Abandoning an UGF in a newly set-up 90 gal marine tank and feeding triggers Hi gang,<Hi Ed, MikeD here> I think you guys are doing a wonderful job.<Thanks, we try> My question is I have a 90 gallon fish only that has been up and running for 1 month, it took 3 weeks to cycle,<Be careful. in that short a time even the tiniest glitch can cause it to re-cycle or go into a mini-cycle.> the first question is I put an UGF in before I saw your site, I have 2 300gph power heads running on the up tubes, is this ok or should I get rid of the UGF, I have 6 inch crushed coral covering the UGF, and is it ok to just pull the tubes and cover up the holes without removing the UGF.<This would be my suggestion. I've done it in the past with no problems. On an olde tank you might have sufficient accumulation beneath to warrant siphoning out the mulm, but here I suspect you'll be fine> Second I have 2 trigger and a coral beauty<2 triggers can be a bit much in a 90 as they grow, so consider yourself warned> that are carnivores, I have found that our local Wal-Mart store has in it's sea food section what is called sea food melody, the guy working there said it's just left over and it has squid, clam, crab, and some sort of fish, all raw and unprocessed, I gave ground some up in the food processor and the fish love it.<It makes an excellent food as long as you don't grind it too fine, where it can pollute the tank. Your triggers, for instance have very strong jaws and sharp teeth. I just cut it into small pieces with scissors and feed until they lose interest, then stop> Is it ok, should I add some vitamins?<You can> Last question is I was given some what used to be live rock which I bleached and washed and left out in the hot West Texas sun to dry and let the bleach dissipate, I put it in the tank with my 25 lbs of live rock, I was told it would become live again over time, is it ok to do this?<Yes, it WILL eventually become part of your LR as well> I was told it would be ok, well any way I read your site daily and enjoy it very much.<Thanks for your interest and support> Thanks Ed from West Texas.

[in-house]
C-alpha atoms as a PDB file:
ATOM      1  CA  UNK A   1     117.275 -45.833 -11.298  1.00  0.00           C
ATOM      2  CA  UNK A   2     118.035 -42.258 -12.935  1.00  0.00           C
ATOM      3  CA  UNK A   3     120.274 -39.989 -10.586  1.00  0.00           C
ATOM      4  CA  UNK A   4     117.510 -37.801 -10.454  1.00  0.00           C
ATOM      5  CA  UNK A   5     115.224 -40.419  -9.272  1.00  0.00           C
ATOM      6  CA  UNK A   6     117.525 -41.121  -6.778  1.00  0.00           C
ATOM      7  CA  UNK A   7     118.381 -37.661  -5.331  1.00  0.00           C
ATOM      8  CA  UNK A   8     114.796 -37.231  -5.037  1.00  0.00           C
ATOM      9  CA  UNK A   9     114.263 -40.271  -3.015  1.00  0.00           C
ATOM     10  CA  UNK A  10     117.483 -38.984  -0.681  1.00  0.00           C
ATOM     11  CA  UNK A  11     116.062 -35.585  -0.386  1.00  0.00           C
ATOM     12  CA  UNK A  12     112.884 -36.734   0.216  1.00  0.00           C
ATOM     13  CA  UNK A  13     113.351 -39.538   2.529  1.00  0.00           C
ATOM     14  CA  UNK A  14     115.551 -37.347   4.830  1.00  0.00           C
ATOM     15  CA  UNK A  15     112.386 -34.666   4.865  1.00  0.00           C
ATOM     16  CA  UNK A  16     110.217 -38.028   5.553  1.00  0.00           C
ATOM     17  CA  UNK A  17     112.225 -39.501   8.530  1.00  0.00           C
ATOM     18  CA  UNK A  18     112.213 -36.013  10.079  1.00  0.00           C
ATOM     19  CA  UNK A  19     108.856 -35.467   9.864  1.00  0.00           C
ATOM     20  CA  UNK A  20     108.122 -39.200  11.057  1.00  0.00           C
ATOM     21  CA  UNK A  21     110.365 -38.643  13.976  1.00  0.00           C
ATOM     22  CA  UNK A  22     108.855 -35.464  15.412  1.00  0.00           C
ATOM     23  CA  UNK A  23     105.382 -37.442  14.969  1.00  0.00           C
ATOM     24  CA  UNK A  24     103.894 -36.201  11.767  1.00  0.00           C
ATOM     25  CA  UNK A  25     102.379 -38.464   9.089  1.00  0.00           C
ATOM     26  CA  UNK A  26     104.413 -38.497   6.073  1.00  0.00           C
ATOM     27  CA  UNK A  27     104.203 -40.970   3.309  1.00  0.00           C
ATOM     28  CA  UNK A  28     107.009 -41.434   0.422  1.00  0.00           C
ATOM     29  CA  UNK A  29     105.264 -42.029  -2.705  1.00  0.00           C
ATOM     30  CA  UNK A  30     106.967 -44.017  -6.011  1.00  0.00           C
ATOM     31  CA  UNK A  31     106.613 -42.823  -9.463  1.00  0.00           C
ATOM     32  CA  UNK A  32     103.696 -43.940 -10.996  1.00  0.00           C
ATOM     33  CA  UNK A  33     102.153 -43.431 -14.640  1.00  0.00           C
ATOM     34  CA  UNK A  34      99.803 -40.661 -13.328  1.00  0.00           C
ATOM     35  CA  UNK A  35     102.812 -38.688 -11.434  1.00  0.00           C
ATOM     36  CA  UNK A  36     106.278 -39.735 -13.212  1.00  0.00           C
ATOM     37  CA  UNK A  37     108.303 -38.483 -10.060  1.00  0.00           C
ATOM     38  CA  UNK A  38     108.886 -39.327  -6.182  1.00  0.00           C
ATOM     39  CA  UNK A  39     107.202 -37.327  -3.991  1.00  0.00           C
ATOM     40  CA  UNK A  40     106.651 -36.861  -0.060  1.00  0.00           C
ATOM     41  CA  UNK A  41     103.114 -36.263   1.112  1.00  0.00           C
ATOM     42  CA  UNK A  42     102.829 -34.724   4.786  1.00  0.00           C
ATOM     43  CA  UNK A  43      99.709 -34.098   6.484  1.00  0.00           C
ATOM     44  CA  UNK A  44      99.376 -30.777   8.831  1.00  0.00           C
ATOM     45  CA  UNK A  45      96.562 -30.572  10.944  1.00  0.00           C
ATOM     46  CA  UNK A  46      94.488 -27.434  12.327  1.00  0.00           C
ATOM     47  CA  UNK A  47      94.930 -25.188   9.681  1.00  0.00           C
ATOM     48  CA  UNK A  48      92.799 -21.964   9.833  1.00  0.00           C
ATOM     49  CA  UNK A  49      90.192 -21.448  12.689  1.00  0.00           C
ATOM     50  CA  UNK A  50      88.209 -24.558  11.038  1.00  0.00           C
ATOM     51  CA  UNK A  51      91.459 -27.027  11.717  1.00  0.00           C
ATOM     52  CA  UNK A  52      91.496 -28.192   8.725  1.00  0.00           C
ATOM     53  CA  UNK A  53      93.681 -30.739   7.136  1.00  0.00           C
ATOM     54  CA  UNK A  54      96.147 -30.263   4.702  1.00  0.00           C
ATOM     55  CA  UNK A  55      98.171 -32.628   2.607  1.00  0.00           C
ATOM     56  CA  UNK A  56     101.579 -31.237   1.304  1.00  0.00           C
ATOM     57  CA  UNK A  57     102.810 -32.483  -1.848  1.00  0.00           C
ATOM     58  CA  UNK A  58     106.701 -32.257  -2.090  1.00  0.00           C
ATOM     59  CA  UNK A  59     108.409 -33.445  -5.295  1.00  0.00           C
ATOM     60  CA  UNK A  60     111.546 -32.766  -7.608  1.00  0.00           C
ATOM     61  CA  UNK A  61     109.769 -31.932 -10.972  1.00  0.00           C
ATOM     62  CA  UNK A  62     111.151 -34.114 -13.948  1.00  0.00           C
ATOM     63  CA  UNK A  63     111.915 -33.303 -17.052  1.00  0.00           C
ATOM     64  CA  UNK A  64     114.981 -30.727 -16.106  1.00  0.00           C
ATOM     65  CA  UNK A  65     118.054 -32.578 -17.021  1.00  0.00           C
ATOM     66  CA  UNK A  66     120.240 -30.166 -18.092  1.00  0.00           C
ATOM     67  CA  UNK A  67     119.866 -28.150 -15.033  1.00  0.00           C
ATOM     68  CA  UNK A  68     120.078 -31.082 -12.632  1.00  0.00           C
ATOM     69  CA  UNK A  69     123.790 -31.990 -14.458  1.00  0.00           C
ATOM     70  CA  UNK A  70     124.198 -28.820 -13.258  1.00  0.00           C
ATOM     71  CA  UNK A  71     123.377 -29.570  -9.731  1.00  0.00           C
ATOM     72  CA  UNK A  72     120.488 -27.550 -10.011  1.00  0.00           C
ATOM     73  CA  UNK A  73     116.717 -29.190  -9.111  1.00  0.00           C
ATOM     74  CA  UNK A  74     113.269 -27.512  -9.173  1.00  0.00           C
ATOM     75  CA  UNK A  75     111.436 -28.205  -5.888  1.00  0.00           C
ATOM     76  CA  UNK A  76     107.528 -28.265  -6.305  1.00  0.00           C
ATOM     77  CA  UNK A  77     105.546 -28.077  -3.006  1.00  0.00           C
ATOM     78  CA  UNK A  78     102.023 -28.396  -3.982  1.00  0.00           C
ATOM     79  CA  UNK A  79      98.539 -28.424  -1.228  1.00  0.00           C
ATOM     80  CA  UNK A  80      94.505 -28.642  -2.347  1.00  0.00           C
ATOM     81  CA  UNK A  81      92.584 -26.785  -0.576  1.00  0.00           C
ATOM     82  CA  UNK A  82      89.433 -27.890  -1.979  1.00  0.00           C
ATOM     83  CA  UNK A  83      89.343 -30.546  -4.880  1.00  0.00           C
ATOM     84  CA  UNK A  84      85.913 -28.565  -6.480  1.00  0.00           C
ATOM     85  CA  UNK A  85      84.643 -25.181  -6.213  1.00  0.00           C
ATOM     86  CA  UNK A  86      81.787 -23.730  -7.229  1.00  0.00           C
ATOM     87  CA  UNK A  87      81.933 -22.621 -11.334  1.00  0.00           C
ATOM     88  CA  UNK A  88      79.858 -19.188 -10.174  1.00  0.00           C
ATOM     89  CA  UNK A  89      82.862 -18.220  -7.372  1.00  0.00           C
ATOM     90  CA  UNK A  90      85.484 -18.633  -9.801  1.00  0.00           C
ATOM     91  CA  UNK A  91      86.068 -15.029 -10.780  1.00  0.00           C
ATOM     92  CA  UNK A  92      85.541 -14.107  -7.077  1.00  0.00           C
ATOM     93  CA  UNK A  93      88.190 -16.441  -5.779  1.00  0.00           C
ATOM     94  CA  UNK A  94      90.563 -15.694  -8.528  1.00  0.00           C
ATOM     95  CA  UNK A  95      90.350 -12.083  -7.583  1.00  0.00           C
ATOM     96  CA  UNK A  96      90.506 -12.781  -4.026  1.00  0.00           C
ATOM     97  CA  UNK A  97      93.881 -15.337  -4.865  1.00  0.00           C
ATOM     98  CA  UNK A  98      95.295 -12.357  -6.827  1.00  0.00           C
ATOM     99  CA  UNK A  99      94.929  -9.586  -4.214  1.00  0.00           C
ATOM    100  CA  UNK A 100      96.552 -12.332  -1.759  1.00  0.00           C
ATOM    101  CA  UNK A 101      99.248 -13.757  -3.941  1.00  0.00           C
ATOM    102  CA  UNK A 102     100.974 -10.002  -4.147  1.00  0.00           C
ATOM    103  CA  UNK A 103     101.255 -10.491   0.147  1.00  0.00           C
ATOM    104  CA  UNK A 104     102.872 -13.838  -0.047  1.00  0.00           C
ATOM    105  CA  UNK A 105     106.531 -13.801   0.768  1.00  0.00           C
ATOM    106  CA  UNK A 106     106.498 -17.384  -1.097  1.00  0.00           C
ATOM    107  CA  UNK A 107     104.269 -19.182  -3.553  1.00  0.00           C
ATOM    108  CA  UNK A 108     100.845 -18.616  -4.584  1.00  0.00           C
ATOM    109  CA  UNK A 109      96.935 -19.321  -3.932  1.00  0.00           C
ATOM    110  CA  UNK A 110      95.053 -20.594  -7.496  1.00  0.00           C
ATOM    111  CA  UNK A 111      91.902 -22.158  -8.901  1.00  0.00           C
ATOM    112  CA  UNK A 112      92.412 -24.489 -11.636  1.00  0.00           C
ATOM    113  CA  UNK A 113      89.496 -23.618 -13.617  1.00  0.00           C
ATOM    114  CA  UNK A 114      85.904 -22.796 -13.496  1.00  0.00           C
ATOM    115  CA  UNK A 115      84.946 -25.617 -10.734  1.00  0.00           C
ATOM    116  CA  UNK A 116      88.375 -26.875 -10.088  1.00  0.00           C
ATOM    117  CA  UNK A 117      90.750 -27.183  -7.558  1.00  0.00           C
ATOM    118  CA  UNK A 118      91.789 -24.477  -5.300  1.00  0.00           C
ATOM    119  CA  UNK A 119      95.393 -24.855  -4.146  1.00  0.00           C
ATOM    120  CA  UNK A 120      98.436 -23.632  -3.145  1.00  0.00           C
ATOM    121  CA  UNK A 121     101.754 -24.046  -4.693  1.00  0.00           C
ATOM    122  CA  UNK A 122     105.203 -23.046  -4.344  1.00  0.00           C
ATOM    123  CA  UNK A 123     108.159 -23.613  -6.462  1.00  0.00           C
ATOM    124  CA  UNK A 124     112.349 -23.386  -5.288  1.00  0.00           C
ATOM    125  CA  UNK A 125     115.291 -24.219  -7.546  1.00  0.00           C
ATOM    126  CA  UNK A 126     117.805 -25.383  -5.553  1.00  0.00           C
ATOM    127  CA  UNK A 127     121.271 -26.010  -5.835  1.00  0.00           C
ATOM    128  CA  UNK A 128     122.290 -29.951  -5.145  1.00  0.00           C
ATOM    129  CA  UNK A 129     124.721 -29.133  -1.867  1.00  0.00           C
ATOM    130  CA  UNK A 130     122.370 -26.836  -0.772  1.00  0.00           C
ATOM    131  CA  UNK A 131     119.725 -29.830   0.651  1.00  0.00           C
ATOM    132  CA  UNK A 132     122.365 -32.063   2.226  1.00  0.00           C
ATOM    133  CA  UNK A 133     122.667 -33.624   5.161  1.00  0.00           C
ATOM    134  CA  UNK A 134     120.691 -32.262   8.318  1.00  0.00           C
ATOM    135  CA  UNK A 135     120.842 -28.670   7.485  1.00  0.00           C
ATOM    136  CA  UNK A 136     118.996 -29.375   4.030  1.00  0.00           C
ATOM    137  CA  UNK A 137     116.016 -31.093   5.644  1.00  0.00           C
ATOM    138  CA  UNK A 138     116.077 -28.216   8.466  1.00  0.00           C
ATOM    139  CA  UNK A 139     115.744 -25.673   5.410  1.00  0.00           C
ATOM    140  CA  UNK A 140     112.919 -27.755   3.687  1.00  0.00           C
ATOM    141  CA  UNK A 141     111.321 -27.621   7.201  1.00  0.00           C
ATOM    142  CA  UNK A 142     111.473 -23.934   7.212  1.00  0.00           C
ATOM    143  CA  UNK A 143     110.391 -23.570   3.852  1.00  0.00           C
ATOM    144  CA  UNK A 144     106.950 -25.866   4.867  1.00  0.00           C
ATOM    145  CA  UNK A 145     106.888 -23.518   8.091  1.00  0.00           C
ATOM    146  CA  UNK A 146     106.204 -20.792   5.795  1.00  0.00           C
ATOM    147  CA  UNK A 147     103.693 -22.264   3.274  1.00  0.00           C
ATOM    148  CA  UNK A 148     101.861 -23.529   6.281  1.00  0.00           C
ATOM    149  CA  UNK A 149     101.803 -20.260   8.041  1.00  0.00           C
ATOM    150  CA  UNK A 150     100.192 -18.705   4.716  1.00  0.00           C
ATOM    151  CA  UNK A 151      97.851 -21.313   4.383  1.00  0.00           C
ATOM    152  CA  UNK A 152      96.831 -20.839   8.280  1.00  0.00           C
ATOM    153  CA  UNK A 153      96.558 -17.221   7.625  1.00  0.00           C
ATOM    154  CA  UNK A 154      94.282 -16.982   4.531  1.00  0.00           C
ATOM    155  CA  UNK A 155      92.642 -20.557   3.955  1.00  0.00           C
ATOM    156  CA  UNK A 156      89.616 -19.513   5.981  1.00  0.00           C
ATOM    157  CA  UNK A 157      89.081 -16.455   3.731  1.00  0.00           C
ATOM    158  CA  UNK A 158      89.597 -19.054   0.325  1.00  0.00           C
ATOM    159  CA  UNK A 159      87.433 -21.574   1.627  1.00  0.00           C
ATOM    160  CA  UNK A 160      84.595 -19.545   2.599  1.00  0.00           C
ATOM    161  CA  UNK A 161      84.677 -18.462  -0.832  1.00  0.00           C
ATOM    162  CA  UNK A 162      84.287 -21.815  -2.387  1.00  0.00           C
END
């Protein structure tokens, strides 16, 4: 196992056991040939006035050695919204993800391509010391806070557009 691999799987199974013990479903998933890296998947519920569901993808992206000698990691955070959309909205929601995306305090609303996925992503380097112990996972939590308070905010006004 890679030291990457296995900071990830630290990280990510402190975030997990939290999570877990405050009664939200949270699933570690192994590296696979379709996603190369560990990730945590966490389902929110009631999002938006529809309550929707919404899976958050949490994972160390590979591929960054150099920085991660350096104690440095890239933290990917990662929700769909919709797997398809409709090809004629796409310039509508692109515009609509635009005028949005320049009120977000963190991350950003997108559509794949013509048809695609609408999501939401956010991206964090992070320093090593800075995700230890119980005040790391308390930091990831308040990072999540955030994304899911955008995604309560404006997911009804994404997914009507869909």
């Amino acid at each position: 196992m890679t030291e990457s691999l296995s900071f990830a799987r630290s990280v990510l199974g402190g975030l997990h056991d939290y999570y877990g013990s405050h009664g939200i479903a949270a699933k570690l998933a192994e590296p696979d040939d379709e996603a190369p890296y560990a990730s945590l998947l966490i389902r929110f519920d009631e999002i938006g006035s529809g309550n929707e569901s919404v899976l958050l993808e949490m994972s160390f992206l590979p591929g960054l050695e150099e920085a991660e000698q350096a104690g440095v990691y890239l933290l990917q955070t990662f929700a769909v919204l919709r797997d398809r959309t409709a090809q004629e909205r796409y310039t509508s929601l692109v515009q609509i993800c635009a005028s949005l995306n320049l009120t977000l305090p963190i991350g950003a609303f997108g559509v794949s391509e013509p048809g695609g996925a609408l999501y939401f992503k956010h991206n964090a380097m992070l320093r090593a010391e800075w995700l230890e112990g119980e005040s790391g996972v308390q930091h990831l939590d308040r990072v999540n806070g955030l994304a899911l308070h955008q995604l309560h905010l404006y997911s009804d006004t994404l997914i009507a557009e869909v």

Snails an Triggers (2/5/04) Hello, I have a 3-4" Picasso trigger that I feed a general marine flake food and frozen krill. Would it be beneficial to occasionally throw a snail or two or maybe a hermit crab into the tank as a treat for the trigger, to make him feel at home? <No> What about crayfish? As far as I know the crayfish at my LFS are freshwater, does that make a difference? <Yes, likely to die quickly if "thrown in."> Thanks. <I would mix this fish's diet up with a variety of less expensive seafoods. For the price of a single hermit crab or nail, you can get 1/2 pound of mixed seafood. Many grocery stores sell things like "Seafood Gumbo Mix." At my local Albertson's this includes squid, octopus, shrimp, mussel, and other things. I'd say this is a better option. Steve Allen.>

- Trigger Food - I have been feeding the above fish 100% New Life Spectrum Marine Fish Food for over 6 months. Seems to be doing great. Someone suggested that I feed only meat (shrimp...) and forego the pellet food. I like the pellet food convenience. Can my fish survive on high quality pellet food? <Well, you've picked THE high quality pellet food, and the folks who created it are able to keep a whole bunch of hard-to-keep fish using this same food. I'd say your fish will likely do well with it. Sill, I like to make my own food from shrimp, squid, and clams... I'm sure your trigger would enjoy some. But as I said, the New Life Spectrum foods are about the best food you can get in a container.> Thanks <Cheers, J -- >